Voices around the state and prominent education officials are calling for Michigan to lengthen its school year and increase the amount of time students spend in class. Unfortunately, this type of reform is misguided since there is no correlation between the amount of time students spend in school and their level of achievement. Michigan instead should focus on implementing reforms that have track records of improving student achievement.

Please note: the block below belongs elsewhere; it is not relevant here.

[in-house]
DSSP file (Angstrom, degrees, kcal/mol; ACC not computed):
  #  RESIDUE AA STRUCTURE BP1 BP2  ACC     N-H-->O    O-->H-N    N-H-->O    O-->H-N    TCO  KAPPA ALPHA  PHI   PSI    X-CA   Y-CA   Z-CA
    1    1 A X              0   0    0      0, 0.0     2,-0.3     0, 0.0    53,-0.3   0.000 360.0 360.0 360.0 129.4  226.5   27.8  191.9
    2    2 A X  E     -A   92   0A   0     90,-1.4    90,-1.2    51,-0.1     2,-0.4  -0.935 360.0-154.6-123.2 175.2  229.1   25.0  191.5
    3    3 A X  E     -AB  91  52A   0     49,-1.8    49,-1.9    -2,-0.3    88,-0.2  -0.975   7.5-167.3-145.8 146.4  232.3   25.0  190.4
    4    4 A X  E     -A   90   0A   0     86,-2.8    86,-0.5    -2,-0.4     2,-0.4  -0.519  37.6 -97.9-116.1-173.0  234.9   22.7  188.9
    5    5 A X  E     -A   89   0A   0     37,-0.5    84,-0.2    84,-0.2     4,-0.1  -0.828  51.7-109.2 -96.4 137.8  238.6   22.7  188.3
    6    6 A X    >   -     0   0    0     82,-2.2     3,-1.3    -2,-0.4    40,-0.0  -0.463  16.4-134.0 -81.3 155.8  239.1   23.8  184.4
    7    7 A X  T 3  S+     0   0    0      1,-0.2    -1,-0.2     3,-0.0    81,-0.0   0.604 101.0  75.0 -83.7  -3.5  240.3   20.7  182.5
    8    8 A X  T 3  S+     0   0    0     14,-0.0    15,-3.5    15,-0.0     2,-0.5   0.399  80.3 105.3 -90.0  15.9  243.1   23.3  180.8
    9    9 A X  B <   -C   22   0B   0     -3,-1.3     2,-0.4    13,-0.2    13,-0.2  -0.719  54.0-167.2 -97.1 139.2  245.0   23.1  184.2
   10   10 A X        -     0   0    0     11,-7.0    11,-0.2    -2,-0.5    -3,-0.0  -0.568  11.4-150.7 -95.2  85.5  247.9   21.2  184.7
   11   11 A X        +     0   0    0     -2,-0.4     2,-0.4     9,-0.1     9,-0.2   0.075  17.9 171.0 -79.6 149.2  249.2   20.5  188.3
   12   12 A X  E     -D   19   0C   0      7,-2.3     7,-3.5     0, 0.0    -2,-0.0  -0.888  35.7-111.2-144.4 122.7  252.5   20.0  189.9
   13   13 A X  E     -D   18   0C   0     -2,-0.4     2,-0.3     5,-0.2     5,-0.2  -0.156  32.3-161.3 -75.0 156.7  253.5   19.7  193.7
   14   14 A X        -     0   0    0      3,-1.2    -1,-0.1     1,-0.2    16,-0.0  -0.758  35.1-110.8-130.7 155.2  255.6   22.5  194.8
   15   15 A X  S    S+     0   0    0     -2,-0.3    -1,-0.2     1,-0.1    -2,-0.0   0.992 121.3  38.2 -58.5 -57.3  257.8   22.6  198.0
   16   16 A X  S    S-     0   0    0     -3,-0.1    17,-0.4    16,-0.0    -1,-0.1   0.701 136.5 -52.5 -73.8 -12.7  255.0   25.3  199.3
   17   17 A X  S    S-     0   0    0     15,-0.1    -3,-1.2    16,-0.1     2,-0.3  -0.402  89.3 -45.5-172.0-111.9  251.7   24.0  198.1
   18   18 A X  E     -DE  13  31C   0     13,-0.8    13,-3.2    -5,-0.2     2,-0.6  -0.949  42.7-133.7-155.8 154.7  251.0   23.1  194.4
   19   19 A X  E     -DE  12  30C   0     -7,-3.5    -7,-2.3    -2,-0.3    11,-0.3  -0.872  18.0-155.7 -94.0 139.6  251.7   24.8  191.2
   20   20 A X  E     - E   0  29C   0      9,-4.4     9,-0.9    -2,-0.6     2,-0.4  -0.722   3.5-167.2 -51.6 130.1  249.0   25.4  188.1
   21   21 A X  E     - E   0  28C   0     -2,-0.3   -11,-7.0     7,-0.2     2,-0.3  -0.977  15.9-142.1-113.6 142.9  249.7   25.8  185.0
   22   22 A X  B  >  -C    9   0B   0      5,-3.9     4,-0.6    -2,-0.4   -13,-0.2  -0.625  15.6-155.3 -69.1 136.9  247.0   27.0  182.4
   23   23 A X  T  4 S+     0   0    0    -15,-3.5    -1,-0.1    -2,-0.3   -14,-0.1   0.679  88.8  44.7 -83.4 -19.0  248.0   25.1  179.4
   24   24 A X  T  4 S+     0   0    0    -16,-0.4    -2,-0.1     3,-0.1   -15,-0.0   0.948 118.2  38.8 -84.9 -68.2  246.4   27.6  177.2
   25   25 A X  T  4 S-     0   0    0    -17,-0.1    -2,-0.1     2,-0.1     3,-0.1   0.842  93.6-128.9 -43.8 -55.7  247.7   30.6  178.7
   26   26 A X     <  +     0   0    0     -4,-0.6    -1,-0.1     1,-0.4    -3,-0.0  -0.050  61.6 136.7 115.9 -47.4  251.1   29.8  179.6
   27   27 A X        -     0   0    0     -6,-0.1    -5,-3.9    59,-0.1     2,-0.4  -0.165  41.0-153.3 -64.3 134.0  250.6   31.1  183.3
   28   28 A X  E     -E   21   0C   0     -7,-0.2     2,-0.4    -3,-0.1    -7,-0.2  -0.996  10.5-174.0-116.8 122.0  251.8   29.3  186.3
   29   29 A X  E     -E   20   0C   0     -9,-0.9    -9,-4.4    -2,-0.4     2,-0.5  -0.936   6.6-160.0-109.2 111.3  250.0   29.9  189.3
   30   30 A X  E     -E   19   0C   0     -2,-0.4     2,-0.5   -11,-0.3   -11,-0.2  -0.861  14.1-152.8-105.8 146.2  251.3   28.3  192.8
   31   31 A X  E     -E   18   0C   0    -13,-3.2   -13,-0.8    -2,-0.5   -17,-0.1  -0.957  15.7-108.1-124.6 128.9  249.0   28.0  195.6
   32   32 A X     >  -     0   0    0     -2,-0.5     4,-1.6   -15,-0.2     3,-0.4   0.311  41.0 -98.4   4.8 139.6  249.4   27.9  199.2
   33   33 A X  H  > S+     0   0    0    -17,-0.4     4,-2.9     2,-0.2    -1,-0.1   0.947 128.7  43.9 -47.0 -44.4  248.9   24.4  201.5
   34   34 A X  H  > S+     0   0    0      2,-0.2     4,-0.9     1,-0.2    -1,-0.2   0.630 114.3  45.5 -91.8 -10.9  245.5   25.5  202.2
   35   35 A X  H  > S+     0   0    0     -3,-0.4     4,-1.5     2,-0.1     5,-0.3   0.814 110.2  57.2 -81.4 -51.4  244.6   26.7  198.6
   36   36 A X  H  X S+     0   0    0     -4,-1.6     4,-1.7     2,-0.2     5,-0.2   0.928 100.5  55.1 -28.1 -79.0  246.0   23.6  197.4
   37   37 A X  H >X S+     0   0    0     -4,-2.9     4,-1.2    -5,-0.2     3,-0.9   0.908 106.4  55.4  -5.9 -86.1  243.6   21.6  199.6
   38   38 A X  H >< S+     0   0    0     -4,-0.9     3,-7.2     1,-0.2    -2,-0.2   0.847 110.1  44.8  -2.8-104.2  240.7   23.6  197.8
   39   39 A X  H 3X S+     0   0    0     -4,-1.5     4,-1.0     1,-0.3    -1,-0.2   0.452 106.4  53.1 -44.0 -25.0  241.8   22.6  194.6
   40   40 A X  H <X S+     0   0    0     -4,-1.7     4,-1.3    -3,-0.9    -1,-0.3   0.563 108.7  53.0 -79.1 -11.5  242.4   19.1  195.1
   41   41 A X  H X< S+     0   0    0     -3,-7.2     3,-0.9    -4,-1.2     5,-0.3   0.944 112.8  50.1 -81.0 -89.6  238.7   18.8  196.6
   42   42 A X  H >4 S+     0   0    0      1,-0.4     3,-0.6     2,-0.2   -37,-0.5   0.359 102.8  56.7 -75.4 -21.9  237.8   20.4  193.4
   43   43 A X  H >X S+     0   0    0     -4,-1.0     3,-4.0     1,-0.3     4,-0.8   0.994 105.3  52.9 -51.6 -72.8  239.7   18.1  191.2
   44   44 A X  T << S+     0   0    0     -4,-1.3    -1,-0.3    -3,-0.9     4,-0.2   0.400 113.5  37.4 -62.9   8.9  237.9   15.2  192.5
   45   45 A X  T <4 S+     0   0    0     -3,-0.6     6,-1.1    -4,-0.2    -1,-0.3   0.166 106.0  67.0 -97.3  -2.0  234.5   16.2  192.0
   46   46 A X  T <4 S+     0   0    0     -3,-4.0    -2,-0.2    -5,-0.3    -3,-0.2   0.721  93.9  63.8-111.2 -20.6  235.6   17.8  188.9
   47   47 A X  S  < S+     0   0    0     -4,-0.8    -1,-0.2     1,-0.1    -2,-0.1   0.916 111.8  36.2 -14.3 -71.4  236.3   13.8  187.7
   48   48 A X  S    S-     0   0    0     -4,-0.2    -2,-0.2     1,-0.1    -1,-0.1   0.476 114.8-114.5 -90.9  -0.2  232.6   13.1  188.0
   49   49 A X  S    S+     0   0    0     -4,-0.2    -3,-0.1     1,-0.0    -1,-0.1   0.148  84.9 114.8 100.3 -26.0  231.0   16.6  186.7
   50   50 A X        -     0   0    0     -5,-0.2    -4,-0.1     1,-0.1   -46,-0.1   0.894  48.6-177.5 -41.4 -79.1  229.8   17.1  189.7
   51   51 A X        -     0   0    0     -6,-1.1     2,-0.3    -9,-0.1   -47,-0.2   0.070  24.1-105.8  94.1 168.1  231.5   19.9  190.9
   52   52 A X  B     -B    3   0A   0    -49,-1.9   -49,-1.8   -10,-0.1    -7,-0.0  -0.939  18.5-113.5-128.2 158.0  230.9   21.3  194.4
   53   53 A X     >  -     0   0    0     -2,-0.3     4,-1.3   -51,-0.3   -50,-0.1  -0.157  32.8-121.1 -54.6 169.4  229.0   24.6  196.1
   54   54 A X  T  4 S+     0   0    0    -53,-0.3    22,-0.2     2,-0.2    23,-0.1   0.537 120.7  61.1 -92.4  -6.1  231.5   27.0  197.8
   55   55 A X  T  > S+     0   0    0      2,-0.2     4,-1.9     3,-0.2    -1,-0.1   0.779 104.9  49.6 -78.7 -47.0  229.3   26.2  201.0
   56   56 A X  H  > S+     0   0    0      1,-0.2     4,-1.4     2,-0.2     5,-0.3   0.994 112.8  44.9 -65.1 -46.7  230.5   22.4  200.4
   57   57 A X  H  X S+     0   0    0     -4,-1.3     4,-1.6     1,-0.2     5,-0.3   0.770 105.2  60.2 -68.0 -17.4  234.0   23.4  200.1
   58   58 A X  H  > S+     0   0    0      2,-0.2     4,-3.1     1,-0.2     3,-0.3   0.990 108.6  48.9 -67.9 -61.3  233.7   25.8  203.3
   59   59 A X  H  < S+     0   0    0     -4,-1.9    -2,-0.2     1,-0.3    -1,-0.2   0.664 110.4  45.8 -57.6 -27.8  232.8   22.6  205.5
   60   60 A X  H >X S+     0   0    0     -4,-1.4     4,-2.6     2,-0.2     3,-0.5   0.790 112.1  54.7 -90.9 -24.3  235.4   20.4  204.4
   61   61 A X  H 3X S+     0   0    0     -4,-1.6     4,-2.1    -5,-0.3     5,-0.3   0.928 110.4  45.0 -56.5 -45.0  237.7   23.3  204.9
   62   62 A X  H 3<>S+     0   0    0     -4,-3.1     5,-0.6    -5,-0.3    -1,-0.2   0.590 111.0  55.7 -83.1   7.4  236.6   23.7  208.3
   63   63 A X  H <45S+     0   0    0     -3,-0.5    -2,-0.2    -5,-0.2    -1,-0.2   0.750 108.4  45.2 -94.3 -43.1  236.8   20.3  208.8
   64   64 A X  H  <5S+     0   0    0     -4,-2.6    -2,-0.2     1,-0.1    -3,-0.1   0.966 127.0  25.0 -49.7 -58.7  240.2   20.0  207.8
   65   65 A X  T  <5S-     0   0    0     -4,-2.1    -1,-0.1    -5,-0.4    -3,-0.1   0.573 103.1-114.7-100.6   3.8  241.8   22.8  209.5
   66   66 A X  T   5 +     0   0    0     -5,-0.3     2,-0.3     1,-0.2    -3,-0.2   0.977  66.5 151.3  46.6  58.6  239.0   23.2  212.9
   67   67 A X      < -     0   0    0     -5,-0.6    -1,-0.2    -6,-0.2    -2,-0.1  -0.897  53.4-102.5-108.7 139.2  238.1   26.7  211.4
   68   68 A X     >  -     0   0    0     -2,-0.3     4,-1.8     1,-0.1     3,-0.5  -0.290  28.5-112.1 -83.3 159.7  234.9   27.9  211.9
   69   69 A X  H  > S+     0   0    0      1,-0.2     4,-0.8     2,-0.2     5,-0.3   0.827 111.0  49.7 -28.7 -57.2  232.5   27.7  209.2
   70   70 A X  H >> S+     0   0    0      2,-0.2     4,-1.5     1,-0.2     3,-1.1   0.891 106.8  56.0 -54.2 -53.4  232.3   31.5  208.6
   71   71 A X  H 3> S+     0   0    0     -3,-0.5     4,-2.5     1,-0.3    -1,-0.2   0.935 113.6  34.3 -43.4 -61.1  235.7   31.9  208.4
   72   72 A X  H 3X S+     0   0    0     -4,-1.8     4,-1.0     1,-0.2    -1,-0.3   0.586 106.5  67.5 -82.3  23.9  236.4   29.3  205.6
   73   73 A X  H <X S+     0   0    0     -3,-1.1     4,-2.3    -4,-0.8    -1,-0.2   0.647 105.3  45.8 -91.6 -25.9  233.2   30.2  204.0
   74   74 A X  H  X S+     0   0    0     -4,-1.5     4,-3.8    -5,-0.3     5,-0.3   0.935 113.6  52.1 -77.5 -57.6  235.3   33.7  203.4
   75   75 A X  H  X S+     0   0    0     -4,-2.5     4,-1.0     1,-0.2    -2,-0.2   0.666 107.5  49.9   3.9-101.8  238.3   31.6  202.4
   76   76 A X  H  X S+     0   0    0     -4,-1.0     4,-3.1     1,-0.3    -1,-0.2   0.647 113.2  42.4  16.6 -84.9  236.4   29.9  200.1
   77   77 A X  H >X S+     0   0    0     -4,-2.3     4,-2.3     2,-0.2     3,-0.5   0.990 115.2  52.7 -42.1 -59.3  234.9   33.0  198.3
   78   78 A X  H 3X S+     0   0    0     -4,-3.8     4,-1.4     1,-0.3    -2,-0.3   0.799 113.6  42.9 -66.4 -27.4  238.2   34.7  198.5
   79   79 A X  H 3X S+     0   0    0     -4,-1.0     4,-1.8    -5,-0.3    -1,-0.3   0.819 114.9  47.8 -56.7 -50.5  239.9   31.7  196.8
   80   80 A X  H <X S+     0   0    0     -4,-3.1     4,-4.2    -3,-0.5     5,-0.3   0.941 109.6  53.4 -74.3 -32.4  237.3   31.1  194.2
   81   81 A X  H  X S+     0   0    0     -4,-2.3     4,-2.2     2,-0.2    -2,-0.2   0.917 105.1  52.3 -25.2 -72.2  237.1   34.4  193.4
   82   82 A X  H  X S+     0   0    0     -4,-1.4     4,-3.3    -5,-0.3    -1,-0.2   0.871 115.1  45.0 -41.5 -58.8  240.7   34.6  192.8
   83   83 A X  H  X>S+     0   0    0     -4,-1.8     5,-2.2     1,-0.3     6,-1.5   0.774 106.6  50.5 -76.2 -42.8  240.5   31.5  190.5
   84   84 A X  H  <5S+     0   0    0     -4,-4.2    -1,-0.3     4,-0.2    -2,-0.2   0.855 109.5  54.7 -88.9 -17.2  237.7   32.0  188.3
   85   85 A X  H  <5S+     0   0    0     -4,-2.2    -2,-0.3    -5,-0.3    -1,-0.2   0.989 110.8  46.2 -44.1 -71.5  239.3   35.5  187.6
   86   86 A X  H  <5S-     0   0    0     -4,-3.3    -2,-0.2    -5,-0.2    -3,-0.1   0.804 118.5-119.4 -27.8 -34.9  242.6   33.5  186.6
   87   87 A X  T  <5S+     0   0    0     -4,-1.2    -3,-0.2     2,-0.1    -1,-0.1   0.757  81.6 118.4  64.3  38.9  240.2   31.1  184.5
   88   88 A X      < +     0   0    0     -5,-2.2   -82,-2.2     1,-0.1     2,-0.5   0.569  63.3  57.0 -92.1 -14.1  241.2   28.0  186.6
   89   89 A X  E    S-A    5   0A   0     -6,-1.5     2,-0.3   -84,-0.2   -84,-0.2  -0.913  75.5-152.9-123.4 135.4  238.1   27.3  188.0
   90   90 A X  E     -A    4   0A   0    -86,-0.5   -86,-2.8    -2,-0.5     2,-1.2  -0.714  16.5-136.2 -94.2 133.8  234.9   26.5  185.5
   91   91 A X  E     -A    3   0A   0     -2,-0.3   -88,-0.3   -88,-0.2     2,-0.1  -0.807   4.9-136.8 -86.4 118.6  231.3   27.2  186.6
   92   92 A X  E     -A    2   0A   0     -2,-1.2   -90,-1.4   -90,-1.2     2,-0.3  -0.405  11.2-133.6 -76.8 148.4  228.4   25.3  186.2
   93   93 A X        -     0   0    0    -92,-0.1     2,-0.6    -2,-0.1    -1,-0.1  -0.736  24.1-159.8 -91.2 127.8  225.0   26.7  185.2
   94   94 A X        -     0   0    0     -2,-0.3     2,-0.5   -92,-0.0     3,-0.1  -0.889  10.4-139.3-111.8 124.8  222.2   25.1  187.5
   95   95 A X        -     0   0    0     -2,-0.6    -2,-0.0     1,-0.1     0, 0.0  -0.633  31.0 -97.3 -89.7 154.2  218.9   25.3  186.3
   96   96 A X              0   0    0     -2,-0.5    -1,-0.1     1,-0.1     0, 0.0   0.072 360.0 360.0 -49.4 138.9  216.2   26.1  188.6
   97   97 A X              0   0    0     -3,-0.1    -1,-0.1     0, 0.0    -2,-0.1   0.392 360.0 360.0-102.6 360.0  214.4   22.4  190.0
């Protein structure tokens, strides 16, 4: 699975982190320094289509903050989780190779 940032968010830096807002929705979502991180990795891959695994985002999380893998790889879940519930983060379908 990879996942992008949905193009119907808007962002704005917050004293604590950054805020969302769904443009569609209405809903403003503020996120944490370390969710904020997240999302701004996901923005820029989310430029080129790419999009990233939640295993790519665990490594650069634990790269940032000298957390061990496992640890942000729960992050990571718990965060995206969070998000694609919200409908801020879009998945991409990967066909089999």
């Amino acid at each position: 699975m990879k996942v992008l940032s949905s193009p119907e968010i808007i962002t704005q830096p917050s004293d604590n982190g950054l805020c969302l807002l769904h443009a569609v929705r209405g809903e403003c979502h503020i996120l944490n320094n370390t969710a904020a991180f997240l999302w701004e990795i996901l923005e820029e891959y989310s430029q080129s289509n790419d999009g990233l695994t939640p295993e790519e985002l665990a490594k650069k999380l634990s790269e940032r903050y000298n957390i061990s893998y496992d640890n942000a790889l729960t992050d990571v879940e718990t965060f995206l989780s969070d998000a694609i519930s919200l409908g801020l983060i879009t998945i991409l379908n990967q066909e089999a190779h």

The Michigan Educational Assessment Program (MEAP) gauges student performance. Comparing the number of days a school district is in session and its performance on the MEAP test produces interesting results. These results show that there is no statistical relationship between the length of time a school is in session and student performance. In fact, during the 2007-2008 school year, the 20 districts in Michigan with the lowest average MEAP scores averaged 30 more hours of instructional time than the 20 districts with the highest average MEAP scores. Looking at other measures of success produces similar results. For instance, high schools with more days on their school calendar do not produce higher graduation rates than those with fewer days.
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